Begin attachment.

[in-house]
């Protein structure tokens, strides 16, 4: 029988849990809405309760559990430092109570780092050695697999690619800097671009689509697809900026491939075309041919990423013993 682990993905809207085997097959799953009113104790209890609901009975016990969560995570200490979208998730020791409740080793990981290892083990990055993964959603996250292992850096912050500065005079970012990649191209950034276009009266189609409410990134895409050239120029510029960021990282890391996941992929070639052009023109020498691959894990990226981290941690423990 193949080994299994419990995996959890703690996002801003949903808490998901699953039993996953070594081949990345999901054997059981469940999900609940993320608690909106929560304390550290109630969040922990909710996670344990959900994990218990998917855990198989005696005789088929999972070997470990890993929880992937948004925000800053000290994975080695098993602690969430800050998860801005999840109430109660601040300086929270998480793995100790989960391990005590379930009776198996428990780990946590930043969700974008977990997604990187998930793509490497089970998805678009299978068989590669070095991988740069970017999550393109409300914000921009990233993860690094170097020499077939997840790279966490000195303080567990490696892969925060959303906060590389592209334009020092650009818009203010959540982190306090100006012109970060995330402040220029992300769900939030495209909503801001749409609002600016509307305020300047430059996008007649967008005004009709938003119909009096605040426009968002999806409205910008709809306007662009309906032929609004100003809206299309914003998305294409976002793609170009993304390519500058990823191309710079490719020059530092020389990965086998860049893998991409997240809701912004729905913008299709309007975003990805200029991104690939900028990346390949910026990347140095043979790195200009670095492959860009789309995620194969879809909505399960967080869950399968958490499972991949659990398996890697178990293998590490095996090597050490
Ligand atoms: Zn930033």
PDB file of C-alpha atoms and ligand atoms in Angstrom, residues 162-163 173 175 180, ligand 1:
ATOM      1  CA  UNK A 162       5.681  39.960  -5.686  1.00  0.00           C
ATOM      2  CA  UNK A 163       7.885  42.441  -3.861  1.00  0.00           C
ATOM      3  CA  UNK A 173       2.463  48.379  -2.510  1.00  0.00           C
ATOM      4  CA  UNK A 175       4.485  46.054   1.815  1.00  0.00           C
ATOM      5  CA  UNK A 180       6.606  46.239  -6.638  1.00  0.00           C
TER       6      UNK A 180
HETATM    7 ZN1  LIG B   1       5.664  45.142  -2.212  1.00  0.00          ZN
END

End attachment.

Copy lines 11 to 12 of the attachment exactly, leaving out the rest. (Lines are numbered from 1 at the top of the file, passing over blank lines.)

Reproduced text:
HETATM    7 ZN1  LIG B   1       5.664  45.142  -2.212  1.00  0.00          ZN
END